As an employer, you’ll face many trials and challenges when it comes to managing your staff. One of those challenges may be the issue of workplace bullying. In a survey by the Workplace Bullying Institute, 19% of respondents revealed that they had suffered from being bullied in the workplace. This is an alarming amount given that there should be a zero tolerance on workplace bullying across all businesses. So, what defines workplace bullying? And how can you, as an employer, deal with it?
Here Gorvins explains what workplace bullying is and how you can deal with it.
What’s classed as workplace bullying?
Workplace bullying is commonly defined as any conduct that is threatening, intimidating, humiliating, verbal or physical abuse. This can be anything from spreading vicious rumours to shouting at a colleague. In many instances, workplace bullying can be a result of an underlying power struggle between one or more people. The WBI study found that one-third of bullying behaviour was peer-to-peer.
Ethnic minorities and members of the LGBT community are also said to be among the most at risk of being subject to workplace bullying, as they are targeted most frequently.
It’s clear that workplace bullying is still very much rife in some businesses, which is why more action needs to be taken against it. Some employers may not feel as though they’re equipped to tackle the problem, particularly if they are lacking resources and guidance.
Signs it’s happening
There are some indications that workplace bullying may be happening within your business, including:
- High staff turnover
- Low productivity and engagement
- Tense atmosphere
- Persistent absenteeism
- Frequent shouting or acts of violence
Dealing with workplace bullying
Talk to both parties
Your employee may come to you with a complaint about another worker. They could have a written diary documenting the actions of the bully, or they may have evidence from other employee witnesses. You should then arrange a meeting with the accused to discuss the issues. The bully may give you excuses such as, “I’m just really passionate”, “I feel a lot of pressure to get results” or “I’m firm but fair”. Though many of these may be true, it doesn’t excuse bullying behaviour. If you feel like the issue can be resolved in a calm and effective manner, then bring them both into a meeting to talk out their differences – only if the victim feels comfortable.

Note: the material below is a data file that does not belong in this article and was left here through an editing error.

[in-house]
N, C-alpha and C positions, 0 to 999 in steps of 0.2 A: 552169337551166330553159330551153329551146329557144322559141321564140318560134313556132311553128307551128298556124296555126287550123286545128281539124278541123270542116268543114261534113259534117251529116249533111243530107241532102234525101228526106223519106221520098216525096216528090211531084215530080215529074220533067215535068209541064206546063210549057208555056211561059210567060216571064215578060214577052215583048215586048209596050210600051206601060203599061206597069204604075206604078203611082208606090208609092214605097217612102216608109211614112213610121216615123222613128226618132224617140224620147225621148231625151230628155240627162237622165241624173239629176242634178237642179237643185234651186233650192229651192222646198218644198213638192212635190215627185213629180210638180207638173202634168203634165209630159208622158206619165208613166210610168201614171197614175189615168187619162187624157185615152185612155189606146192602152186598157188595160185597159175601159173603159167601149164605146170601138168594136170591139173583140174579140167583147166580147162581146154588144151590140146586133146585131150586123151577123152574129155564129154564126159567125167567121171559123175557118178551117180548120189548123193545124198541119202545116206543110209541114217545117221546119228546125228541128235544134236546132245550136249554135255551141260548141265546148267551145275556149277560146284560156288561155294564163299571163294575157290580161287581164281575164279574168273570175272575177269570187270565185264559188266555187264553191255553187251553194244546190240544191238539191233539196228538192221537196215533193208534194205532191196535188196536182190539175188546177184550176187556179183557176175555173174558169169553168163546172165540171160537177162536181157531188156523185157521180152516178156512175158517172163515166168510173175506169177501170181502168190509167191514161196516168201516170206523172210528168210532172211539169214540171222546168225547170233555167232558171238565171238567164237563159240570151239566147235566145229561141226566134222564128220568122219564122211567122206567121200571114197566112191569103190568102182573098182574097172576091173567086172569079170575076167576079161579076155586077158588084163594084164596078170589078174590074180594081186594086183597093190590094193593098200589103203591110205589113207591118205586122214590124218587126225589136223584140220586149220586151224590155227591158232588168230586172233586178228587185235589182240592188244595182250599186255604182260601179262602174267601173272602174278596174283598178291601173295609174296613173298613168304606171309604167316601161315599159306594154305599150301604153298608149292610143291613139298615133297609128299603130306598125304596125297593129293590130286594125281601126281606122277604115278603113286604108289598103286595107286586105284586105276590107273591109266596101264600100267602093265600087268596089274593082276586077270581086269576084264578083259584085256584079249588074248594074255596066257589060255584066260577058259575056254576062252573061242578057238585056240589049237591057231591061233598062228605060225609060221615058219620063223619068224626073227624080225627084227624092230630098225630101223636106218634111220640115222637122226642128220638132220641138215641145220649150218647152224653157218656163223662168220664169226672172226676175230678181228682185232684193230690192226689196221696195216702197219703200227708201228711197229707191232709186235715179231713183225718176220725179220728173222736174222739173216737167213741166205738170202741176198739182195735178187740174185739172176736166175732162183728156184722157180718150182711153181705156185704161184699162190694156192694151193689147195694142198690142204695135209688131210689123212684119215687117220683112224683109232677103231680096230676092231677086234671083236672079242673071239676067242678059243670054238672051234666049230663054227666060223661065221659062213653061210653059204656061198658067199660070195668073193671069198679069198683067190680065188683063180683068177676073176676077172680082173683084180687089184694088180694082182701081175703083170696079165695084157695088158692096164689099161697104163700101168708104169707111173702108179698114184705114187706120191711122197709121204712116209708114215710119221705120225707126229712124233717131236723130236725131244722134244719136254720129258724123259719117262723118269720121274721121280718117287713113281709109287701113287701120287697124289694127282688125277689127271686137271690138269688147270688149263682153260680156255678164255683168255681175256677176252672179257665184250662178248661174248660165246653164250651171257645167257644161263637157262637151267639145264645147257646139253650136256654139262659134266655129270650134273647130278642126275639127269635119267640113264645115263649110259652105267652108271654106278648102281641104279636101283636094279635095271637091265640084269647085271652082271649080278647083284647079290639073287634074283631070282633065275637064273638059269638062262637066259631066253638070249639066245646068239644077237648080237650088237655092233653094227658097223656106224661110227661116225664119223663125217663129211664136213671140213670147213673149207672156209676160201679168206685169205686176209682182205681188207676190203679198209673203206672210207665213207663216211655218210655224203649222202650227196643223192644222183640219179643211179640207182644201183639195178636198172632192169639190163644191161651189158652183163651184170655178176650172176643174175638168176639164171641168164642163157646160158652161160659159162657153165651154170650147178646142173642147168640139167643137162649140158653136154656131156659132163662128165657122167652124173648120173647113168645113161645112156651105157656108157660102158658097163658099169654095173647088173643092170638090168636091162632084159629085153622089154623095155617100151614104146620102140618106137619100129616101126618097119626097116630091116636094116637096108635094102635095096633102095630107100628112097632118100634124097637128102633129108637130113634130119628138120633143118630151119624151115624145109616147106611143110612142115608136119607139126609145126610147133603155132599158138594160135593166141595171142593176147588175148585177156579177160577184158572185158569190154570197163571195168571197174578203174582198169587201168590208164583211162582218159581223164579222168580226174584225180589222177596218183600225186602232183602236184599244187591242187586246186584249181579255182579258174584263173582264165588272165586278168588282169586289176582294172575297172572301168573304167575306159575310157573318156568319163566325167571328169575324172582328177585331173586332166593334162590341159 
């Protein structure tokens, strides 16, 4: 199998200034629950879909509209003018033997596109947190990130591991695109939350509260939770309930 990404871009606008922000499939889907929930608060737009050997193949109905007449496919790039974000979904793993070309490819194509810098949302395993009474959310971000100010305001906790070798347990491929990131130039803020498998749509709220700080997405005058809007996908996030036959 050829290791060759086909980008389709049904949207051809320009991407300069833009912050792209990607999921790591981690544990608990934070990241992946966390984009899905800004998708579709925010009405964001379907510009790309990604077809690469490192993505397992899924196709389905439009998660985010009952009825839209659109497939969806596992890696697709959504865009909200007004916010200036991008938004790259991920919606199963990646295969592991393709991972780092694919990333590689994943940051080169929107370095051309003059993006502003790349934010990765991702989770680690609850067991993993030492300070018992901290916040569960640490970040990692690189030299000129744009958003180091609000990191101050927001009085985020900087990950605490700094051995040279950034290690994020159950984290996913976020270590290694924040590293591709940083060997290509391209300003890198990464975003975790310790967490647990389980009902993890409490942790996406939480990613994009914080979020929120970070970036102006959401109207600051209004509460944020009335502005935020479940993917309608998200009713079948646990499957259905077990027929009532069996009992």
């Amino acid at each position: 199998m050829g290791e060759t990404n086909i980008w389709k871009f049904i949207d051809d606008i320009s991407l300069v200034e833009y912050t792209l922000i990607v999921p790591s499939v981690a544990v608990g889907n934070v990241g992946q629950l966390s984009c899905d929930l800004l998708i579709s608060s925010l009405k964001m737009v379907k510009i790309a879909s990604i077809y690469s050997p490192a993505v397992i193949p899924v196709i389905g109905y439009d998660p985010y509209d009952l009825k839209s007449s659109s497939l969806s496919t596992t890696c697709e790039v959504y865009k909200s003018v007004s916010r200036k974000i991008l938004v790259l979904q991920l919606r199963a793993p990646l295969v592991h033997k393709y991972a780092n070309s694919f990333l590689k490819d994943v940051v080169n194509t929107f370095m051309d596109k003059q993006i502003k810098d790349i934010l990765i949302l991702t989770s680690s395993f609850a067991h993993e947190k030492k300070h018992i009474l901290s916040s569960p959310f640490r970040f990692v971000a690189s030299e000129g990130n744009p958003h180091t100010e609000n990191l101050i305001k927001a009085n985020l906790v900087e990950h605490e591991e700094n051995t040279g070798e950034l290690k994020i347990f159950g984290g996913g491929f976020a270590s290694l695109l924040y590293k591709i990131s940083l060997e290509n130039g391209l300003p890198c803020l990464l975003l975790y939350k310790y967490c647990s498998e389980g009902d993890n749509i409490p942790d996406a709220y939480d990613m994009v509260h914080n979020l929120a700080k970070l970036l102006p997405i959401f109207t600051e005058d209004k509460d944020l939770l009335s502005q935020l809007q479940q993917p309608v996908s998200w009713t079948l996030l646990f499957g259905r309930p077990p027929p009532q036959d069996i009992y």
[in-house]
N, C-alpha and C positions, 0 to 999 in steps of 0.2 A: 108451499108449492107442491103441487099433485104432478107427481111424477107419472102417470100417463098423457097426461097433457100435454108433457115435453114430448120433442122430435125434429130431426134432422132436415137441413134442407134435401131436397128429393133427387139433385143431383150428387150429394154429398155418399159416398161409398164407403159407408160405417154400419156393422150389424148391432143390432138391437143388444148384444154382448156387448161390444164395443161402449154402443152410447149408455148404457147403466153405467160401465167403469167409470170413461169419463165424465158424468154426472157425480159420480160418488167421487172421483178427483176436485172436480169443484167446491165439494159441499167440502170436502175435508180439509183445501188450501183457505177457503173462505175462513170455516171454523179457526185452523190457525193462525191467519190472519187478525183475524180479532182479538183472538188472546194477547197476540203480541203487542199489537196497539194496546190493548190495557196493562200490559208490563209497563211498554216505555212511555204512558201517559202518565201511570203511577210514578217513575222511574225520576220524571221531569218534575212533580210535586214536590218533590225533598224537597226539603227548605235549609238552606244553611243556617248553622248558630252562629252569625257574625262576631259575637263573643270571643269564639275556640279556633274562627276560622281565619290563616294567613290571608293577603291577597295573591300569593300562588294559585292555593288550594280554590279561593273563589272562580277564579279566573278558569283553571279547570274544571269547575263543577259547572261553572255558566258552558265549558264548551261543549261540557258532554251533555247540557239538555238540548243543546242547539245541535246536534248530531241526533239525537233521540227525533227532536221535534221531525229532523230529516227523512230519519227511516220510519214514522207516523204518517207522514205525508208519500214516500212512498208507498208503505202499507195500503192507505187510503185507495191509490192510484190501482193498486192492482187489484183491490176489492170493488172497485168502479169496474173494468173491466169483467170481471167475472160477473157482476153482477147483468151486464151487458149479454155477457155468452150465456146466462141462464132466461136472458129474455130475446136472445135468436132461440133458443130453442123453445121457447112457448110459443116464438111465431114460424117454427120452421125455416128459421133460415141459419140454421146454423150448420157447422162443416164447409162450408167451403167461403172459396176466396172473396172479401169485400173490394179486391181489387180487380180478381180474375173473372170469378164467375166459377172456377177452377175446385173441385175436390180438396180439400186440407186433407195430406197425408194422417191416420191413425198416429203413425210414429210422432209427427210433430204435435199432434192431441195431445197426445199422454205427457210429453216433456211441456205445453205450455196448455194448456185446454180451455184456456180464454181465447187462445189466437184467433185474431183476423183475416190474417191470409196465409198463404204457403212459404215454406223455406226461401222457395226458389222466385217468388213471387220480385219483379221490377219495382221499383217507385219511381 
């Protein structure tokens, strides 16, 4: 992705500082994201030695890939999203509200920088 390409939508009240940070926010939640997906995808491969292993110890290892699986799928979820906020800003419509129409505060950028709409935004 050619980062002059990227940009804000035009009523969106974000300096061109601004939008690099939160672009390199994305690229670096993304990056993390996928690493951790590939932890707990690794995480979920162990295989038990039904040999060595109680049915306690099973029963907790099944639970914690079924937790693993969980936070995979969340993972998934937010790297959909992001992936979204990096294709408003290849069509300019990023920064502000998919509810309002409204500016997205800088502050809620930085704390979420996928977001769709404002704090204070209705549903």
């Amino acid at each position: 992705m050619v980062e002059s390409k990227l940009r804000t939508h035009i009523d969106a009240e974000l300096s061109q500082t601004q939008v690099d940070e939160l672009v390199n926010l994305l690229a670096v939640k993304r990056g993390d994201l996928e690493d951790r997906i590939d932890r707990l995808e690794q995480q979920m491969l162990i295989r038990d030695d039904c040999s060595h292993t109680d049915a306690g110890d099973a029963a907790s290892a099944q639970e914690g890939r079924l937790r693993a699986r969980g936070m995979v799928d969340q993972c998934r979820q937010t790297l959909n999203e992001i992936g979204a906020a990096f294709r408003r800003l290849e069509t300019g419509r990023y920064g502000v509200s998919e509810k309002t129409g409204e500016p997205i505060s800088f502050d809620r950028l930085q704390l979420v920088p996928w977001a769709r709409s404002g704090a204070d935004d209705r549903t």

Speak to HR
Should you not be able to resolve the matter, it’s a good idea to bring in the HR team. They’re well trained in workplace bullying instances and will be qualified to take on the issue themselves or work with you to resolve it. There may be an investigation into the complaint if it is of a serious nature. If a formal complaint has been made, then you should apply your company grievance procedure as standard.
Seek professional guidance
The allegations may be of a particularly serious nature that you need to consult dispute resolution lawyers for help. Conducting an investigation externally ensures that the complaint is looked at from a neutral perspective. This may take a matter of weeks or months depending on the severity of the case.
Steps you can take to prevent it
The best way to tackle workplace bullying is to prevent it altogether. Prevention starts with a change in corporate culture, this can only come from plenty of ongoing training for employees. You need to be clear that your business as a zero tolerance policy on bullying by outlining appropriate conduct in your employee guideline handbook.
Training is constantly needed to remind employees of the importance of acceptance. You can have teambuilding sessions to encourage collaboration and build relationships. Additionally, managers and supervisors need to be empowered to find and address any discrimination or bullying behaviour before it escalates. If the respected members of the workplace are consistently reminding employees that bullying is not accepted in the workplace, then the rest of the employees will follow suit.
A popular way of preventing bullying is by creating a solid conflict resolution process. Of course, you should have a grievances policy in place, but as part of this, you could have a section dedicated to bullying resolution. This will allow employees to feel more confident in airing their grievances knowing there is a strong system in place.
More HR and staff management and employee wellbeing.
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